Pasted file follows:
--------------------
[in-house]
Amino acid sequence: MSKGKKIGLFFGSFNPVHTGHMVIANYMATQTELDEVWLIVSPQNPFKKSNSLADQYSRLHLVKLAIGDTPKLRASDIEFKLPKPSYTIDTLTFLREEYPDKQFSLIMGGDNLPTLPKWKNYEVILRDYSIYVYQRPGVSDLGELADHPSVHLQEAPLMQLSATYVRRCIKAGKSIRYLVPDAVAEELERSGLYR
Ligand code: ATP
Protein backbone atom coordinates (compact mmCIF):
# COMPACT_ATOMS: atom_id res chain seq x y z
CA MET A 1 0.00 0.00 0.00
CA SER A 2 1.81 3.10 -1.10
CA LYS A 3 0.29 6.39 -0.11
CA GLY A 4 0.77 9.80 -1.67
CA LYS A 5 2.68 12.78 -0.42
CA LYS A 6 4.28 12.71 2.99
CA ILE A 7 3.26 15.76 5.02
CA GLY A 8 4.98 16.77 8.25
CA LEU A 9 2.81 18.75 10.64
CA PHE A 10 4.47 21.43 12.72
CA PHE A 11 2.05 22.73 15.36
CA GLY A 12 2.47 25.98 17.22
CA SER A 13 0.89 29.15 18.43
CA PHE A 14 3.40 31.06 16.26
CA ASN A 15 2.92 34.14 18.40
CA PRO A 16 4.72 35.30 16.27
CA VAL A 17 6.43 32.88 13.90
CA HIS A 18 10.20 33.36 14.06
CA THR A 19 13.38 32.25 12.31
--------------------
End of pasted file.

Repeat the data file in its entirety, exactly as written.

[in-house]
Amino acid sequence: MSKGKKIGLFFGSFNPVHTGHMVIANYMATQTELDEVWLIVSPQNPFKKSNSLADQYSRLHLVKLAIGDTPKLRASDIEFKLPKPSYTIDTLTFLREEYPDKQFSLIMGGDNLPTLPKWKNYEVILRDYSIYVYQRPGVSDLGELADHPSVHLQEAPLMQLSATYVRRCIKAGKSIRYLVPDAVAEELERSGLYR
Ligand code: ATP
Protein backbone atom coordinates (compact mmCIF):
# COMPACT_ATOMS: atom_id res chain seq x y z
CA MET A 1 0.00 0.00 0.00
CA SER A 2 1.81 3.10 -1.10
CA LYS A 3 0.29 6.39 -0.11
CA GLY A 4 0.77 9.80 -1.67
CA LYS A 5 2.68 12.78 -0.42
CA LYS A 6 4.28 12.71 2.99
CA ILE A 7 3.26 15.76 5.02
CA GLY A 8 4.98 16.77 8.25
CA LEU A 9 2.81 18.75 10.64
CA PHE A 10 4.47 21.43 12.72
CA PHE A 11 2.05 22.73 15.36
CA GLY A 12 2.47 25.98 17.22
CA SER A 13 0.89 29.15 18.43
CA PHE A 14 3.40 31.06 16.26
CA ASN A 15 2.92 34.14 18.40
CA PRO A 16 4.72 35.30 16.27
CA VAL A 17 6.43 32.88 13.90
CA HIS A 18 10.20 33.36 14.06
CA THR A 19 13.38 32.25 12.31